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Irish Influence on Medieval Welsh Literature$
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Patrick Sims-Williams

Print publication date: 2010

Print ISBN-13: 9780199588657

Published to Oxford Scholarship Online: January 2011

DOI: 10.1093/acprof:oso/9780199588657.001.0001

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(p.1) 1 Introduction
Irish Influence on Medieval Welsh Literature

Patrick Sims‐Williams

Oxford University Press

This chapter discusses estimates of Irish vernacular influence on Welsh literature. Assumptions about ‘Celtic’ literature deriving from Renan and Arnold are considered in the light of ‘Celtoscepticism’. Problems include the divergence of Irish and Welsh, loss of manuscripts, uncertain dating of texts, independent folkloric influence, the widespread ‘Heroic Biography’ and ‘Heroic Age’, and the limitations of the philological Stammbaum model. Cognate names e.g. Finn/Gwynn, Nuadu/Nudd, Suibhne Geilt/Myrddin Wyllt (Merlin) versus borrowed names such as Mannanán/Manawydan are analysed, as is the character Brân. Historical contacts include Hywel ab Owain Gwynedd's and Cadwgan of Whitland's Irish parentage, the use of Welsh at Tracton, Co. Cork, and the alleged influence of Gruffudd ap Cynan on Welsh music and poetry. Latin intermediaries are include the Vita of Maedóc of Ferns. Some Irish material in Welsh reflects observation of reality (e.g. Irish dress) rather than texts.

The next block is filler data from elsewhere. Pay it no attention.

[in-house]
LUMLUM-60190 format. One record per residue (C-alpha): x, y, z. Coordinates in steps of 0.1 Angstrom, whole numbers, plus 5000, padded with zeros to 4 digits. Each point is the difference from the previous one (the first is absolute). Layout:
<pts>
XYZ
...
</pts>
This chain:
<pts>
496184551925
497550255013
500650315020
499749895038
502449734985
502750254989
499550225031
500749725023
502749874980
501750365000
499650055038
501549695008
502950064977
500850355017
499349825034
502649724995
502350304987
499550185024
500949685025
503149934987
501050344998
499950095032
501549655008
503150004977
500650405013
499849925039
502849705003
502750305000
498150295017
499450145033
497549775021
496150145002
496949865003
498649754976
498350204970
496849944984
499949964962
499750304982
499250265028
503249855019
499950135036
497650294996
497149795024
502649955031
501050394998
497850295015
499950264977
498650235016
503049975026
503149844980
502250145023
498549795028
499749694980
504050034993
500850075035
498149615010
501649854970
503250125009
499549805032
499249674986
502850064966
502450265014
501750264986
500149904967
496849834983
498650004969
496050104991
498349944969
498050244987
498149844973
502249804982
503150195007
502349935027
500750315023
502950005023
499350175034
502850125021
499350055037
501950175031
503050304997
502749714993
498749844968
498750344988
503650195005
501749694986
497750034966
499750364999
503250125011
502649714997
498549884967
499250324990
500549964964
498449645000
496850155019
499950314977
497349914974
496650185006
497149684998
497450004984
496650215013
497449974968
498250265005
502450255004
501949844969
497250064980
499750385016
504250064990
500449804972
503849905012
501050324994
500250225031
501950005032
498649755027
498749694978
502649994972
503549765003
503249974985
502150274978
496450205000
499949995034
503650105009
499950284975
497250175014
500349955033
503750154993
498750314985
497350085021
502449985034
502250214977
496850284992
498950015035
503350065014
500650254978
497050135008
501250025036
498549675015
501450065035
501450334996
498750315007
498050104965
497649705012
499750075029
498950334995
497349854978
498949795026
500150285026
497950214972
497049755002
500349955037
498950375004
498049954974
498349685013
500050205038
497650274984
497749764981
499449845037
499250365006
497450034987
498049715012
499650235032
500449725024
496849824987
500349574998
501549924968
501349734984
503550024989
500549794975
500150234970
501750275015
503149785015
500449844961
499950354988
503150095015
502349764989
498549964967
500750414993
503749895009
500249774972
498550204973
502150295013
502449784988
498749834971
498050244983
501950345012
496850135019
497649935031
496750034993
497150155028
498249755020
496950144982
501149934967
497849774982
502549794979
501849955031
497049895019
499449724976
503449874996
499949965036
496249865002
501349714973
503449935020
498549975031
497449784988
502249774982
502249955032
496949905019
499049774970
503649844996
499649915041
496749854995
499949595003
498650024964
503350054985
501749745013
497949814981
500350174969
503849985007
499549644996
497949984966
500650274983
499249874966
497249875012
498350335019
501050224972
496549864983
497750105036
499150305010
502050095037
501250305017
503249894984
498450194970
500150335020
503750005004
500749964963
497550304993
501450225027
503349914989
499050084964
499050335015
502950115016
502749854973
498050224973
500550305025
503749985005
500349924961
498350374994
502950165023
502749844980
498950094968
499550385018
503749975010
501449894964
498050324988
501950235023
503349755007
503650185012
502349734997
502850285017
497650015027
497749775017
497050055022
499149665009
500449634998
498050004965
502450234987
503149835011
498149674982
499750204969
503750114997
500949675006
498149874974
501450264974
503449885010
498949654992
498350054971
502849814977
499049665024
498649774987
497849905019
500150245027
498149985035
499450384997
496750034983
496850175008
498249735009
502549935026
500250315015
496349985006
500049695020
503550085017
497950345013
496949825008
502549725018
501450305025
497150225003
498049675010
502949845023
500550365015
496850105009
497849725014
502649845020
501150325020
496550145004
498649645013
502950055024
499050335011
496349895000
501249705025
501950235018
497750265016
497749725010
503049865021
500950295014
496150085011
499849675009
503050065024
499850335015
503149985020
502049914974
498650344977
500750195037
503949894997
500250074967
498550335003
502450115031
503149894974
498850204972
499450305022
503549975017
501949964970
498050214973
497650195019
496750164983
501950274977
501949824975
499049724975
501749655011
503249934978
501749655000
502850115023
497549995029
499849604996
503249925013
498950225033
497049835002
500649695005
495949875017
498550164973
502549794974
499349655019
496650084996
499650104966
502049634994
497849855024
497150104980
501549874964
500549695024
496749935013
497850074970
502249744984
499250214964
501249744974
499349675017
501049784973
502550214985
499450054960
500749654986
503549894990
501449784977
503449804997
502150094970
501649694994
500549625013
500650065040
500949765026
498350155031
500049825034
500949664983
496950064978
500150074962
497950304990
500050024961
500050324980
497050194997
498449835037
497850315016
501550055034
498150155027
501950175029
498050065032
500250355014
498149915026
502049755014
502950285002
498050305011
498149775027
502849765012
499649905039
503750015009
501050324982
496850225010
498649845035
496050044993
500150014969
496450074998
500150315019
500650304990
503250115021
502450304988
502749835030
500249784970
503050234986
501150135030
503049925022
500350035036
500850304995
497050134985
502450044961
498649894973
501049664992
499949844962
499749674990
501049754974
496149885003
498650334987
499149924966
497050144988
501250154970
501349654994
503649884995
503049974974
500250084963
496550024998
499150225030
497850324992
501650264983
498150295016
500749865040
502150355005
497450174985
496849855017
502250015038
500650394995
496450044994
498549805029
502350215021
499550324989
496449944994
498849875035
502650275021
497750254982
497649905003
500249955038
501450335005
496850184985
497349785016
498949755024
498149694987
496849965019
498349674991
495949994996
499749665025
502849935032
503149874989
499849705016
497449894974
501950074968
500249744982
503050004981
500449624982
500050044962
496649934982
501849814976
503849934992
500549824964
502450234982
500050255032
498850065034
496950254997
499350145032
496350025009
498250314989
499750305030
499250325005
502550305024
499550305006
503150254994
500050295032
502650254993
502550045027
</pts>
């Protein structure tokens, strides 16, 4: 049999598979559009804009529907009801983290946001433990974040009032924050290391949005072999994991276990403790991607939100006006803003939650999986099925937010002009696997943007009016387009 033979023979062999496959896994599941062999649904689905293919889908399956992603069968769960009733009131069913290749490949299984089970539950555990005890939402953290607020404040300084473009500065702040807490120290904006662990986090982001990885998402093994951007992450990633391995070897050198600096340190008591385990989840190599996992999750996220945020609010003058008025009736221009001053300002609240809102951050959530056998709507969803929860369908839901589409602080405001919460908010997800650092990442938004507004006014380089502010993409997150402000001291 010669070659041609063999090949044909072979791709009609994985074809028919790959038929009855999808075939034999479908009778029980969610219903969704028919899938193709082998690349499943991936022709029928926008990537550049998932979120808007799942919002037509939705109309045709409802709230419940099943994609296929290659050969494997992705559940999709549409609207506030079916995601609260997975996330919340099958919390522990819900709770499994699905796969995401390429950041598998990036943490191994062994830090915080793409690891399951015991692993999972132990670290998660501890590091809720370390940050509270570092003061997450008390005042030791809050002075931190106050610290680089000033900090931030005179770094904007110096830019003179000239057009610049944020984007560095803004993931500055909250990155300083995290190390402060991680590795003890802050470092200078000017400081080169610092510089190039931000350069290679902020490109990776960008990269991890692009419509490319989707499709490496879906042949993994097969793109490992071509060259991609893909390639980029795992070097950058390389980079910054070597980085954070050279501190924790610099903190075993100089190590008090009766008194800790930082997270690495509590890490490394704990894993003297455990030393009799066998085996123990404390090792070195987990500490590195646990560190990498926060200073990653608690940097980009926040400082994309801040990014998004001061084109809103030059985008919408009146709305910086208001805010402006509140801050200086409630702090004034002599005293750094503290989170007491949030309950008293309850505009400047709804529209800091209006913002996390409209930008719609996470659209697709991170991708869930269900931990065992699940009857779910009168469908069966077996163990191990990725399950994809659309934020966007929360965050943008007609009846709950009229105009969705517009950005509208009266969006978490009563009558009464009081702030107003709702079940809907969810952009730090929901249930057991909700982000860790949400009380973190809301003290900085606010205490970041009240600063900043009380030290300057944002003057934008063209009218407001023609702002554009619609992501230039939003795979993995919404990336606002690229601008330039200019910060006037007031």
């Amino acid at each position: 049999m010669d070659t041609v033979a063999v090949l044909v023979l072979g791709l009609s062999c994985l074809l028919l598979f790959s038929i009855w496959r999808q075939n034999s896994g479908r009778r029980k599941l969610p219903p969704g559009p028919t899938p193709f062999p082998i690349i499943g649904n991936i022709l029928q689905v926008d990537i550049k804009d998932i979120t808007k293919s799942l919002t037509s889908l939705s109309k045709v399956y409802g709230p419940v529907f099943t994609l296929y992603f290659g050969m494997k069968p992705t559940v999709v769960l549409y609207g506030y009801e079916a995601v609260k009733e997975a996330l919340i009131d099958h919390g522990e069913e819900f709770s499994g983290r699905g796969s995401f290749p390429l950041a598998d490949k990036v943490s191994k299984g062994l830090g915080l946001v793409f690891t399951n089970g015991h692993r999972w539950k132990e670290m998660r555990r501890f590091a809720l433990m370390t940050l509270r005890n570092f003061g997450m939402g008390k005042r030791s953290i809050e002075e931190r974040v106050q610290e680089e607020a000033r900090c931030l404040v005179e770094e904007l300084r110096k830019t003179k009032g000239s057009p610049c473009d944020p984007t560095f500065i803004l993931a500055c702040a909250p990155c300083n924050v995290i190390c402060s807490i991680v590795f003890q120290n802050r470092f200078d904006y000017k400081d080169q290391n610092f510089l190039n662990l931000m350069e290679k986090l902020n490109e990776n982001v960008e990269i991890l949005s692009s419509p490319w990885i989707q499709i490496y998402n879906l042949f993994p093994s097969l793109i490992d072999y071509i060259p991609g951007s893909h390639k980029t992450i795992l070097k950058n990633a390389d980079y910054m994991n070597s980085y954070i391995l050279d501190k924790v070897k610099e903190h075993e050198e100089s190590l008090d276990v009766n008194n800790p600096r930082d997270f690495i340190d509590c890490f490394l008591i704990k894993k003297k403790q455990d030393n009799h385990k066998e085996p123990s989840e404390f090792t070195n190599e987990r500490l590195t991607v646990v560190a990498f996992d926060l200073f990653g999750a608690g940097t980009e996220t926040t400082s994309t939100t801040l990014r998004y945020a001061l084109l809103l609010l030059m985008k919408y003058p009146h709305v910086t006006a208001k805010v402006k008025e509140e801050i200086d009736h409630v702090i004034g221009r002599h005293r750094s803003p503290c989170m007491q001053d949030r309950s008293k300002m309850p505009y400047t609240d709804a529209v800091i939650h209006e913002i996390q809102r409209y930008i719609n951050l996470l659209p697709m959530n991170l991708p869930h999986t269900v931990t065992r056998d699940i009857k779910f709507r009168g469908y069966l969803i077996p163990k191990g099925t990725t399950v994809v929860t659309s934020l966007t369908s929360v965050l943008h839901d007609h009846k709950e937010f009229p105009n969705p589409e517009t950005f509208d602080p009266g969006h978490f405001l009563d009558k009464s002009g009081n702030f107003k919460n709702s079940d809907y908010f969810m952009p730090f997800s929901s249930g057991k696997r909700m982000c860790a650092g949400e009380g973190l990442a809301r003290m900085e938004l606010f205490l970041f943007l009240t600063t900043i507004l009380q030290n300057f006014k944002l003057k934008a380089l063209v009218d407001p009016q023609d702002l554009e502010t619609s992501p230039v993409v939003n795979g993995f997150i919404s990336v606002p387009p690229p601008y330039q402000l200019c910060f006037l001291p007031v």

Keywords:   Renan, Arnold, Celtoscepticism, Finn, Gwynn, Suibhne, Myrddin, Merlin, Mannanán, Manawydan, Brân, Hywel ab Owain Gwynedd, Cadwgan, Tracton, Gruffudd ap Cynan, music, Maedóc of Ferns

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